• Yael Sandberg of Brazil, a participant in the IDEAS Institute for Innovative Design Experiences After School, shared information about her project at a June 28 event at the MIT Media Lab. Amon Millner (hidden), a grad student at the MIT Media Lab, and Tony Streit, director of the YouthLearn Initiative at the Educational Development Center in Newton, listen.

    Yael Sandberg of Brazil, a participant in the IDEAS Institute for Innovative Design Experiences After School, shared information about her project at a June 28 event at the MIT Media Lab. Amon Millner (hidden), a grad student at the MIT Media Lab, and Tony Streit, director of the YouthLearn Initiative at the Educational Development Center in Newton, listen.

    Photo / Donna Coveney

    Full Screen

After-school educators share IDEAS

Yael Sandberg of Brazil, a participant in the IDEAS Institute for Innovative Design Experiences After School, shared information about her project at a June 28 event at the MIT Media Lab. Amon Millner (hidden), a grad student at the MIT Media Lab, and Tony Streit, director of the YouthLearn Initiative at the Educational Development Center in Newton, listen.


They came from all over the globe, but the 19 IDEAS fellows who spent last week at MIT were united in their purpose: to provide children in low-income communities with opportunities to express themselves creatively using technology.

The IDEAS Institute for Innovative Design Experiences After School was held at the MIT Media Lab June 26-July 1. The weeklong conference brought together a diverse group of after-school educators, some affiliated with the Computer Clubhouse network of after-school learning centers, which was co-founded by the Media Lab, and some who work at other after-school programs around the world.

"The idea for the institute came out of a desire to share ideas with other kinds of community technology centers," said Professor Mitchel Resnick, who co-developed the first Computer Clubhouse 12 years ago with the Computer Museum, now part of the Boston Museum of Science. That first, successful Boston-based program has spawned more than 100 clubhouses worldwide.

Projects that come out of the clubhouses are as varied as the students themselves. In one instance, an after-school program in Jordan connected with one in Ireland via computer so students could exchange music they had created. Students were able to learn from one another and gain exposure to a different culture.

As the clubhouses grew, similar programs also gained in popularity. The IDEAS Institute created an opportunity for leaders in these programs to share what has worked in their communities and to brainstorm.

"We were looking for people who were looking for new opportunities in education," said Rachel Garber, project director for the IDEAS Institute, who chose 20 out of 350 applicants to receive the fellowships, which included transportation to MIT, room and board.

The group was looking for a specific kind of applicant: one who had worked in a low-income area, had at least two years of experience and who had a clear passion for his or her work, said Garber. Additionally, she said they were looking for a diverse group of men and women who would implement what they learned in their own technology centers. The rigorous application process included an essay. "We were looking for people who were thoughtful in the process," Garber said.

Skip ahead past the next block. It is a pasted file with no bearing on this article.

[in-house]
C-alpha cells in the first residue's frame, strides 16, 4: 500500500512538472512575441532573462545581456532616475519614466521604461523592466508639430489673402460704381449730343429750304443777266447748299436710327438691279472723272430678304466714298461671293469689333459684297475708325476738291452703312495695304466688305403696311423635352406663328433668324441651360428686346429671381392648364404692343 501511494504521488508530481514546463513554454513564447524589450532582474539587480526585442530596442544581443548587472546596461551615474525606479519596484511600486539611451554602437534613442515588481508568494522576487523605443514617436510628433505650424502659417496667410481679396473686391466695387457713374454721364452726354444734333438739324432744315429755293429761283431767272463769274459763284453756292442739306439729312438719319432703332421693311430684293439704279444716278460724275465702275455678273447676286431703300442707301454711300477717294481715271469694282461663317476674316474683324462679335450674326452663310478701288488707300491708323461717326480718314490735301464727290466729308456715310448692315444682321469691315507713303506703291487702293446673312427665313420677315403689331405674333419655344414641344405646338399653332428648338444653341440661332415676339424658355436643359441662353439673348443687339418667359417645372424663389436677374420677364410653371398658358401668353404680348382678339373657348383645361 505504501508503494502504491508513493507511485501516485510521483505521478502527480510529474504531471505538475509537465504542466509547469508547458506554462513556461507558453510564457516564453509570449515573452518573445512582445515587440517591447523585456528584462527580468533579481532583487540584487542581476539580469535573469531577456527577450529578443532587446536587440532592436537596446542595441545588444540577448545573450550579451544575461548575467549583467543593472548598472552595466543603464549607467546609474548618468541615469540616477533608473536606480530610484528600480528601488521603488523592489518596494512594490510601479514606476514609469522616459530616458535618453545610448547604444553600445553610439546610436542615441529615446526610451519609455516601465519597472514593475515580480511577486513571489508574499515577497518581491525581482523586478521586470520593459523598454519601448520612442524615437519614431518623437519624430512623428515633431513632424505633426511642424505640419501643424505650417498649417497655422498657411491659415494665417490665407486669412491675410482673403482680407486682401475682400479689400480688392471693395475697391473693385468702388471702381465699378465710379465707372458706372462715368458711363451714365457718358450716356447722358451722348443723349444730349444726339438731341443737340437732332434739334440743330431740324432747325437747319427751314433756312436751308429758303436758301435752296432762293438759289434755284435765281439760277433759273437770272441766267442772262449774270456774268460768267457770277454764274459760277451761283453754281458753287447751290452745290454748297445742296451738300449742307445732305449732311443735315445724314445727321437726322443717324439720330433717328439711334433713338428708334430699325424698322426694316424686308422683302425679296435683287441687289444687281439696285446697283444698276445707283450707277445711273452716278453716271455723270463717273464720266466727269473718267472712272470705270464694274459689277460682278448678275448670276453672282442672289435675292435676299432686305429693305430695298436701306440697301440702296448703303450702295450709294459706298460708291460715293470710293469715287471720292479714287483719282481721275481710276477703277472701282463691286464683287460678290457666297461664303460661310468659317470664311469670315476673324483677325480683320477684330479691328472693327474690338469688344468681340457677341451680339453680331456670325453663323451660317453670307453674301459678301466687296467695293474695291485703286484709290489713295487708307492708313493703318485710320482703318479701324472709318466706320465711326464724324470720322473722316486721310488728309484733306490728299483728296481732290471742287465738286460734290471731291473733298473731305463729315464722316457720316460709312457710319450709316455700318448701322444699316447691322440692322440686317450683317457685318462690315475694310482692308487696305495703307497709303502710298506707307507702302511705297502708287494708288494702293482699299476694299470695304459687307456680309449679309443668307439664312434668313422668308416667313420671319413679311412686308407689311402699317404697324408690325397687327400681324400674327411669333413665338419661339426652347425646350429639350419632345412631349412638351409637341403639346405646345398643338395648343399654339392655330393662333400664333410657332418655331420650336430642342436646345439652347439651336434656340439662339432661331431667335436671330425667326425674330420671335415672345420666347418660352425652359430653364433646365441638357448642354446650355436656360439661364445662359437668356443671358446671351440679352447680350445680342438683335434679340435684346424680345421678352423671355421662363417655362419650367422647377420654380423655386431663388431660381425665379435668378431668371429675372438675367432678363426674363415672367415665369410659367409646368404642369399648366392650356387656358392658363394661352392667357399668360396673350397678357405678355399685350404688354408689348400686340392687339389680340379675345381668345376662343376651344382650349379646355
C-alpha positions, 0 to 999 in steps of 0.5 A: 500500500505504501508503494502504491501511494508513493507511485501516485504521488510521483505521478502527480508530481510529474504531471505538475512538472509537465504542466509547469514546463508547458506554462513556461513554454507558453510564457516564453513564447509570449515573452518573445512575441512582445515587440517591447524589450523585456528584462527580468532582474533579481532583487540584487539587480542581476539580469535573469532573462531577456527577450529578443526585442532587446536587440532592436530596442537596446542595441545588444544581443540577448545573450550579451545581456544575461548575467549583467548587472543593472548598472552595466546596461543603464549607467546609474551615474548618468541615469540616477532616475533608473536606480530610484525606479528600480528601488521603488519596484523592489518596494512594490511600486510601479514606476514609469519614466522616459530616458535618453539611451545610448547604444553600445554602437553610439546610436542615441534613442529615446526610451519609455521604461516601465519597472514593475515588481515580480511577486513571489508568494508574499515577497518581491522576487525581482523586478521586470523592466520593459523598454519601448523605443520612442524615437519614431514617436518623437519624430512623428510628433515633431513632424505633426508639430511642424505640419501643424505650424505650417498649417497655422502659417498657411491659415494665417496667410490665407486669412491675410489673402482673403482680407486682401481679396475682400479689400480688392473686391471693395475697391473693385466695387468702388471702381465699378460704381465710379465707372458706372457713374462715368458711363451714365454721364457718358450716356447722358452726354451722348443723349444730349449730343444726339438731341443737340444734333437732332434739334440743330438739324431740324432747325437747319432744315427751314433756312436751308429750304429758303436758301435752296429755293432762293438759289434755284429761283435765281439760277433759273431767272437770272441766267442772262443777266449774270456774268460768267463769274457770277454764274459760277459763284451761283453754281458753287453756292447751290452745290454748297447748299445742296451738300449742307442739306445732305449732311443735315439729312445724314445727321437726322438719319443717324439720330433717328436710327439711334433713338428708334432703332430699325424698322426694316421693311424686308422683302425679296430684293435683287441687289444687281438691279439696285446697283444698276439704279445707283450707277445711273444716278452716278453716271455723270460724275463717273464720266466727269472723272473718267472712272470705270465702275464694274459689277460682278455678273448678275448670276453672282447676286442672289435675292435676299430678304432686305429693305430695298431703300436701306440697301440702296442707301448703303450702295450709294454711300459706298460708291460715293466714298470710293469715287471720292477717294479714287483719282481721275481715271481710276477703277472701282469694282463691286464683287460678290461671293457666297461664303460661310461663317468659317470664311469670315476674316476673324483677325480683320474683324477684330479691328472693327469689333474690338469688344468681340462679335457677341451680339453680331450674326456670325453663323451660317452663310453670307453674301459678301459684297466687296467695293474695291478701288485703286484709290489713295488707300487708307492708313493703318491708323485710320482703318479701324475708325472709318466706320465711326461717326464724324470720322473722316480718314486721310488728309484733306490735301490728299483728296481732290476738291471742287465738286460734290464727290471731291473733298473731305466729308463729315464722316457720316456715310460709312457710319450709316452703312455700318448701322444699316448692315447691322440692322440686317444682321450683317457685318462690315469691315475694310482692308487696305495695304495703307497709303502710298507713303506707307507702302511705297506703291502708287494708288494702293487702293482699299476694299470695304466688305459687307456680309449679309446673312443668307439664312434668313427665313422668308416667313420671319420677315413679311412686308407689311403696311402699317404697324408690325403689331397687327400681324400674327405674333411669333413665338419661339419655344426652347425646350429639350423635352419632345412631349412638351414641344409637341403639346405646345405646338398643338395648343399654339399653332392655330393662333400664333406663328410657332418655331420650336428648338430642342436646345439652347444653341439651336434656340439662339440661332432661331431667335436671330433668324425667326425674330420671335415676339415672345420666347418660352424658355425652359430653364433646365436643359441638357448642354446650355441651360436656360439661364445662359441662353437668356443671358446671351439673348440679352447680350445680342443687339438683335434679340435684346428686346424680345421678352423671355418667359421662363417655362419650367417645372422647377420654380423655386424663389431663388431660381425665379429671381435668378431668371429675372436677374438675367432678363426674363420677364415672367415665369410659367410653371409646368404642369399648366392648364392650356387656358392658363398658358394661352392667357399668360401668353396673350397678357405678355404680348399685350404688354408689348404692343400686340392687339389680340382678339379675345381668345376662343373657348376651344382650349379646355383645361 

Though 20 fellows were selected, Oyalegan Olayiwola Morris, a fellow from Nigeria, was unable to attend last week's session because of visa issues. The 19 remaining fellows spent the week sharing information about projects that worked in their communities and ideas for the future.

For example, fellow Luversa Sullivan, coordinator for the Tacoma Computer Clubhouse in Washington, created a model job shadowing and internship program for students at such companies as Microsoft, Intel and Reliacom. And fellow Jennifer Sly, coordinator for the Center for Technology and Science at the Jacob A. Riis Neighborhood Settlement in Queens, N.Y., worked on an "intergenerational photography project." Students interviewed and photographed senior citizens at Riis, the largest public housing project in the country. Students learned not only about digital editing and software, but also about their neighbors.

Fellow Yael Sandberg of São Paulo, Brazil, works on projects that merge art and technology as the director of the Cidade Escola Aprendiz in Brazil. The roughly 600 students and young people in her program have taken on a number of city revitalization projects, she said, learning a bit about art history and creative expression as they worked to clean, paint and dramatically change the appearance of several areas that had become run-down and, in some cases, dangerous.

The students took a year to plan and execute a wall mural bursting with bright colors in an alley that had once been unsafe. "They learned to give another function to the place," Sandberg said.

Sandberg said the opportunity to meet others who share her passion was thrilling. "When I heard about this opportunity to share, it was more than motivation to apply. It was a dream," she said. She said she hopes students who leave her program do so with the sense that life and learning are intertwined--a philosophy she believes MIT exemplifies.

Resnick said he also hopes the 19 fellows will take a piece of MIT home with them. "There is a spirit at MIT that loves learning-through-creating," he said. "We would like to spread that to the rest of the world."


Topics: Education, teaching, academics

Back to the top